Published : 2013-03-03 20:13
Updated : 2013-03-03 20:13
Pressure is mounting on Kim Byung-kwan, nominee for the post of defense minister, to withdraw for the numerous allegations of ethical lapses he made when he was a senior Army officer. The main opposition Democratic United Party says he is not even qualified to defend himself at a confirmation hearing.
The pressure is coming not just from the opposition party, which is resisting the ruling Saenuri Party’s attempt to schedule his confirmation hearing at the National Assembly. In a turn of events, some senior lawmakers of the ruling party have joined the opposition party in calling on him to withdraw on his own.
One of the ruling party lawmakers lamented over the plethora of ethical problems attributed to Kim, a retired four-star Army general, when he said: “There are more than 20 suspicious cases (involving him), which is more than enough reason for him to quit.”
The lawmaker said his refusal to quit would prove to be a major burden for the new Park Geun-hye administration.
Another lawmaker was more critical. He said, “It was a serious problem (for President Park) to nominate such a flawed person (for the ministerial post) in the first place. But if he had an iota of conscience as a former public officeholder, he should have declined the nomination offer.”
The worst of his problems is a claim that he lobbied the government for the import of German-made battle tank power packs (engines and transmissions) on behalf of an arms dealer after he retired as an Army general. He was paid 200 million won as a non-resident adviser for UBM Tech, a South Korean brokerage for the German arms company MTU. But Kim, who denied the lobbying attempts, said his service was limited to the provision of advice on the construction of a factory in a joint venture.
Another serious allegation was the use of insider information in his purchase of land in the name of his wife in 1985. When he was the commander of an artillery battalion in Gyeonggi Province, he bought a plot of land in an area near his battalion, where development was banned for the protection of military facilities in the area. The land price soared when the ban was lifted later for the construction of a new town.
Kim said he bought the land not for speculation but for the purpose of living there. But whether or not he bought the land for a huge profit was not as important as whether or not he used insider information for the purchase. Here, he has been unable to give any clear explanation, nor has he made clear why he bought the land in his wife’s name.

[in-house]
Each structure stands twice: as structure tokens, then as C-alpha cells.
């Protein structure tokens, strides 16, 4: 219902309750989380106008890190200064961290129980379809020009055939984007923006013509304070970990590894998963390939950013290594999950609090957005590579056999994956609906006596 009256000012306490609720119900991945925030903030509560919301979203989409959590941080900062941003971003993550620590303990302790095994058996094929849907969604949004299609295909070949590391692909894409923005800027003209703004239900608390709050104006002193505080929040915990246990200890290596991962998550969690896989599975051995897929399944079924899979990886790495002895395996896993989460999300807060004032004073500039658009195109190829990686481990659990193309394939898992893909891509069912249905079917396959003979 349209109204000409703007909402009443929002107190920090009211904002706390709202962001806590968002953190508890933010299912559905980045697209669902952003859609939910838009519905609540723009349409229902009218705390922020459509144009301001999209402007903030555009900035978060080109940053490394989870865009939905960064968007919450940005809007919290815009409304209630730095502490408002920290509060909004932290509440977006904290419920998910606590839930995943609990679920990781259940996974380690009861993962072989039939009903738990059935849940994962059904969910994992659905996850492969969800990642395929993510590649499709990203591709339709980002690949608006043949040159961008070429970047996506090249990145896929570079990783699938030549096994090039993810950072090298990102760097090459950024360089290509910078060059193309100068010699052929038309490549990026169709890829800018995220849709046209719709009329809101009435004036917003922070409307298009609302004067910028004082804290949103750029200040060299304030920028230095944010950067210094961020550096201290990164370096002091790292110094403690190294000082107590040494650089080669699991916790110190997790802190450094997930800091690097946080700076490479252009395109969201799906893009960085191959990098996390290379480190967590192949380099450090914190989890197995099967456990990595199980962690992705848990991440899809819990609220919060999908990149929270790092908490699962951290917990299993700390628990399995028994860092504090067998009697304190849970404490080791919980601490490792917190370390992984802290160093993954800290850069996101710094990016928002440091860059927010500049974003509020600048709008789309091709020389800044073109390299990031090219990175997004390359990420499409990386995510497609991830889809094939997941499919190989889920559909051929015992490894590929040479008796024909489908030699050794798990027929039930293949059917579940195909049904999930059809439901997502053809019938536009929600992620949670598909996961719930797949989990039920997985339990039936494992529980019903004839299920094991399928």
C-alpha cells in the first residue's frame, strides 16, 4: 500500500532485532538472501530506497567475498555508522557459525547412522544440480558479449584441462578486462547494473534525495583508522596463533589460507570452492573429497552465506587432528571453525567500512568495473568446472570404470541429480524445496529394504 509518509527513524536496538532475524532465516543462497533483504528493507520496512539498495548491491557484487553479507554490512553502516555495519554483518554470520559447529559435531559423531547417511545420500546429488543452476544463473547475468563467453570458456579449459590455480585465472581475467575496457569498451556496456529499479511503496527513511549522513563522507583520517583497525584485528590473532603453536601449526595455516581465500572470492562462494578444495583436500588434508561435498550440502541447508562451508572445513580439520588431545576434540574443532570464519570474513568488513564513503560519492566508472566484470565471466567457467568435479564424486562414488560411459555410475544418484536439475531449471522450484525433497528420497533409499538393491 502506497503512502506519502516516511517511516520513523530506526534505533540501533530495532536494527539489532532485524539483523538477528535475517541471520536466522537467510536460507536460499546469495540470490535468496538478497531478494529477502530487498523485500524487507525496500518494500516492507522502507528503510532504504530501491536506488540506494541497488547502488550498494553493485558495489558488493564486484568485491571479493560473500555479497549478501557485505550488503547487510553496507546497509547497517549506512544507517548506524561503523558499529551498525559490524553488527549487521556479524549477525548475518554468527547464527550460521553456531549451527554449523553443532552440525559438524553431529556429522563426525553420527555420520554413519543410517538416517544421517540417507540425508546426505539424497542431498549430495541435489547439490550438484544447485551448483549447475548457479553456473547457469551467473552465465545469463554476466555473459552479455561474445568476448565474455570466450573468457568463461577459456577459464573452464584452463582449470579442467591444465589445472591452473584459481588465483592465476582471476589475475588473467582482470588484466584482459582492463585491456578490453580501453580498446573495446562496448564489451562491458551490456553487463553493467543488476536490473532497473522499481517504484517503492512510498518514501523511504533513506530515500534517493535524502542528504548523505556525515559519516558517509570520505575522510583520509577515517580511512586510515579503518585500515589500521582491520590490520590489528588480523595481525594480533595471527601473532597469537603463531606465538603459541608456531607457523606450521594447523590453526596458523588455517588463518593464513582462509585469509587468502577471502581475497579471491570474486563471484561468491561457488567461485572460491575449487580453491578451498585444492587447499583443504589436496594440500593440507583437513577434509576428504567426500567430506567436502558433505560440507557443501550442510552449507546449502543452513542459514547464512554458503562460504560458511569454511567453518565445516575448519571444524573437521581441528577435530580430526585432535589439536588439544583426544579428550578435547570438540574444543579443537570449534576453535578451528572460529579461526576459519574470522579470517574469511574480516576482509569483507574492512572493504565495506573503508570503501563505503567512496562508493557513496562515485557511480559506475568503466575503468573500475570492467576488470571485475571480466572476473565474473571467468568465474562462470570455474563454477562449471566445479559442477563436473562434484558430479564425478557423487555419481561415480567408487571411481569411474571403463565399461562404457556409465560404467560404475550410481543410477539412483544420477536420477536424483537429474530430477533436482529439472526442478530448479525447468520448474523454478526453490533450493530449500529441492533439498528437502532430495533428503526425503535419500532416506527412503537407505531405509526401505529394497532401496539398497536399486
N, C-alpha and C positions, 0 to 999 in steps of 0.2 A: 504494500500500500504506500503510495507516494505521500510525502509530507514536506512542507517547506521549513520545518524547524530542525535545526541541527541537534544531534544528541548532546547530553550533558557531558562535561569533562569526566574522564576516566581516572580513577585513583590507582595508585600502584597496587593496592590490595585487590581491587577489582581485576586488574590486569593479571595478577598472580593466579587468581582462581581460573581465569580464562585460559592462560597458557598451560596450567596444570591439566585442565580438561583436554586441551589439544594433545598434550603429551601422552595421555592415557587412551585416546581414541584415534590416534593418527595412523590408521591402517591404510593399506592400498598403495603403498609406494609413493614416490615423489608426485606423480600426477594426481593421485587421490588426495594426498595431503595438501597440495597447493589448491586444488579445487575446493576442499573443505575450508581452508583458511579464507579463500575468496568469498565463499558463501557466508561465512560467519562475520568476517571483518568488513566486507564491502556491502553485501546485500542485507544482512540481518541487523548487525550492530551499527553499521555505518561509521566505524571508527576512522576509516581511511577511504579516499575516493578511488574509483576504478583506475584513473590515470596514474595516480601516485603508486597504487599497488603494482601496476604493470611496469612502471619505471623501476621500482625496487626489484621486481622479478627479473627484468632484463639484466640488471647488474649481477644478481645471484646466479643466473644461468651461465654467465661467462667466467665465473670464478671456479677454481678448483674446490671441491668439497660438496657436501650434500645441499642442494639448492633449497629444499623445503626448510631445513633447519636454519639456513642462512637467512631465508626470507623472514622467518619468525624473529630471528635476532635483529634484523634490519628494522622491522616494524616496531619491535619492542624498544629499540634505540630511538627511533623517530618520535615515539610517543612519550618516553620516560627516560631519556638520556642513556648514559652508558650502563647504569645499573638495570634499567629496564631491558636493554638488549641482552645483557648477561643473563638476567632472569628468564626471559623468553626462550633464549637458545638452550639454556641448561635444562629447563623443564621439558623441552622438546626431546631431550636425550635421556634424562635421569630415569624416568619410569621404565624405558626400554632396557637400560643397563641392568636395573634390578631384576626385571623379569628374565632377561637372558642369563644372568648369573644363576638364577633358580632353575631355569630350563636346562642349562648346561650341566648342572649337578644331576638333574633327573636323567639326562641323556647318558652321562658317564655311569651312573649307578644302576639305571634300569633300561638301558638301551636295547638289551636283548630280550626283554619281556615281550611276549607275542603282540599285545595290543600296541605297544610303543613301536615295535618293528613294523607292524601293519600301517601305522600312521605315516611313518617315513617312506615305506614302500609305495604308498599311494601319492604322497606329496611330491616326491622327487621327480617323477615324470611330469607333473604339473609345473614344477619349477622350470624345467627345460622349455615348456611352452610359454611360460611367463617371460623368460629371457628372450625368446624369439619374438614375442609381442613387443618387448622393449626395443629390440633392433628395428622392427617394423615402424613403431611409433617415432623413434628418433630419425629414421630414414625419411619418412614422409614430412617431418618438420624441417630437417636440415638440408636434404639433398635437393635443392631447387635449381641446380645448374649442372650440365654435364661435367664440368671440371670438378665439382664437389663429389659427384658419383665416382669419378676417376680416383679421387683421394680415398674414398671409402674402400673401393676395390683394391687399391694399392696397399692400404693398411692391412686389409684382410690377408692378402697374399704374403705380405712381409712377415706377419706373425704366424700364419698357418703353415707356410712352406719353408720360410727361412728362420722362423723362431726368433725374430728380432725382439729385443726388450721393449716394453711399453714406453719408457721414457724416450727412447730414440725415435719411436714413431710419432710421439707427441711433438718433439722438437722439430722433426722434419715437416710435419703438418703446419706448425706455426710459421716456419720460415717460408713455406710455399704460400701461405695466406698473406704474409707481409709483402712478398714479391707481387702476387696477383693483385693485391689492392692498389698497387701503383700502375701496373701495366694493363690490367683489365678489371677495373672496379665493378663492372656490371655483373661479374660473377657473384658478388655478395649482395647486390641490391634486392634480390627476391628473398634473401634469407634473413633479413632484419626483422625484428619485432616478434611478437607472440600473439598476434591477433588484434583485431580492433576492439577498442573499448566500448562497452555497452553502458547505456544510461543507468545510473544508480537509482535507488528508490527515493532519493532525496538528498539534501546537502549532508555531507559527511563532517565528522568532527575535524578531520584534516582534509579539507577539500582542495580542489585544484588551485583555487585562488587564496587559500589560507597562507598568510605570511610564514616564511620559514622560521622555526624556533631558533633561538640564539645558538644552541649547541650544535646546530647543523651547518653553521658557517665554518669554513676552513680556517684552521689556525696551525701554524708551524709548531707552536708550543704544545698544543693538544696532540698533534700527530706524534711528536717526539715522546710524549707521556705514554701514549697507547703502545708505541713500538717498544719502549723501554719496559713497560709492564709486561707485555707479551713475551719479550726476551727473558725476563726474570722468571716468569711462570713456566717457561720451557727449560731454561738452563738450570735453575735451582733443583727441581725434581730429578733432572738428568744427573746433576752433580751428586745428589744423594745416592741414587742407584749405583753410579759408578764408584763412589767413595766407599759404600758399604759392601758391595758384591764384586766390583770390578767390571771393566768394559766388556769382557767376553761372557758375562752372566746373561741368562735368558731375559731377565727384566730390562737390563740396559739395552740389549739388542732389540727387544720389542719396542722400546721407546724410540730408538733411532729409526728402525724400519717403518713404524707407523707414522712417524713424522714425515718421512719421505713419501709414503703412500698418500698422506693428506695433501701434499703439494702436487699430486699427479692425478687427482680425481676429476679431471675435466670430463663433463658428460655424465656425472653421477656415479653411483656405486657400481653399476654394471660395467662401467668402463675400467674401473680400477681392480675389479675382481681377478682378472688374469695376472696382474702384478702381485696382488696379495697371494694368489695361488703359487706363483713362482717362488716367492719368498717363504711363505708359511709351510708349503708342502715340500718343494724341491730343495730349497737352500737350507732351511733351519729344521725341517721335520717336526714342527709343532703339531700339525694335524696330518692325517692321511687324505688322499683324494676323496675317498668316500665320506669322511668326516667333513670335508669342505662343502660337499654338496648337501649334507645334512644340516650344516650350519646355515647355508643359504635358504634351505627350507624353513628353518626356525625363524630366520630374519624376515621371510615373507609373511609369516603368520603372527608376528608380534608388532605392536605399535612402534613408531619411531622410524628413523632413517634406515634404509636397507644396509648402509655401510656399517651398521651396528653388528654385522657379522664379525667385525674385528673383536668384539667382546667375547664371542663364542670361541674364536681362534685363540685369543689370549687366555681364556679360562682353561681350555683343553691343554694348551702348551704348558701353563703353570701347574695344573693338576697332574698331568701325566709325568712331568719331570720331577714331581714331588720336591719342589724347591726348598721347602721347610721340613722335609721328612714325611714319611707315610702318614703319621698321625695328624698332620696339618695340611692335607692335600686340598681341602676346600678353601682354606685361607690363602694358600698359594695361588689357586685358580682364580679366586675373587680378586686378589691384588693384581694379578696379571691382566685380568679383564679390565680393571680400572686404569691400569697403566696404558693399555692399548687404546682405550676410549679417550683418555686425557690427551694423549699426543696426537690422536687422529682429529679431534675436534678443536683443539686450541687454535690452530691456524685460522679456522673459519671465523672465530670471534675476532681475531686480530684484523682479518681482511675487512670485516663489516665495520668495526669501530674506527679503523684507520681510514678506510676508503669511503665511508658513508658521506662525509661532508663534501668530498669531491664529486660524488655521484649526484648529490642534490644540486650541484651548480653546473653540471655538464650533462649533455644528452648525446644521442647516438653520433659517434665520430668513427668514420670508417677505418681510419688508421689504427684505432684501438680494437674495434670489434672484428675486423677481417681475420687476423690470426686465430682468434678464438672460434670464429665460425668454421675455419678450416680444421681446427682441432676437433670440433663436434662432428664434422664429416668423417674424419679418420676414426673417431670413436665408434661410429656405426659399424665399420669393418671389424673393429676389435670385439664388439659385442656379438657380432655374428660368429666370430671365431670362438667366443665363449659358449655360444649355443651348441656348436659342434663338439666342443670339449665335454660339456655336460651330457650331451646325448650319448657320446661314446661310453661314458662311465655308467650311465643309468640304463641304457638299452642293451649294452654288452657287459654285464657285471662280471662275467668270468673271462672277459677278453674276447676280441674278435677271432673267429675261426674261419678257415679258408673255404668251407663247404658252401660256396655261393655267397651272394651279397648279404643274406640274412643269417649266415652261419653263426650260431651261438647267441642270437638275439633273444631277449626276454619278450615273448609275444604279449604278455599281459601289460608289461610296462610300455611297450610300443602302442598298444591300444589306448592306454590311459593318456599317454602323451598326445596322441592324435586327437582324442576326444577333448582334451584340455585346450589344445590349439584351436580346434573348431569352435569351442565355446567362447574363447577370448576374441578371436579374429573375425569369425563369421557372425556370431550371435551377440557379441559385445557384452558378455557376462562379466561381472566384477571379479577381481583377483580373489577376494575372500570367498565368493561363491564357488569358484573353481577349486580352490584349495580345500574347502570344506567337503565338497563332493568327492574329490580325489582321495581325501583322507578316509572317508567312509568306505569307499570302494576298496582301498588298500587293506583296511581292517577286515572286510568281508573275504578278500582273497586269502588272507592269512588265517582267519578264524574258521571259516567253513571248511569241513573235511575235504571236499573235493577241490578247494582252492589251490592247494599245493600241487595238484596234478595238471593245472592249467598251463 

Other proven and alleged ethical lapses ranged from the provision of land for his two sons without paying gift taxes, and bogus residence registrations to the undue use of influence in favor of a cement manufacturer as one of its outside board members.
The opposition party, which is demanding that Kim withdraws before the confirmation process turns messy, is vocal in its opposition to the ruling party’s proposal to hold a confirmation hearing as soon as possible. But the ruling party insists that he be given an opportunity to defend himself.
The opposition party’s decision to boycott the ruling party’s proposal has a serious drawback, though it may appeal to the general public. If no confirmation hearing is held within 20 days of a ministerial nomination, the president has the power thereafter to appoint the nominee to the post anytime.
Moreover, President Park appears to have no intention to cancel Kim’s nomination, no matter how blemished her selection is alleged to be. She gave such an impression when she wanted him to accompany her when she visited the Joint Chiefs of Staff and the ROK-U.S. Combined Forces Command shortly before her inauguration on Feb. 25. Kim also says he has no intention of withdrawing unless he is told by the president to do so.
But it is time for Kim to quit voluntarily. His appointment to the post of defense minister would hardly help enhance military morale. Quite a few retired generals, including a former chairman of the Joint Chiefs of Staff and a former Army chief of staff, are already on the record in calling for his withdrawal. They agreed he would hardly elicit respect from his subordinates as defense minister.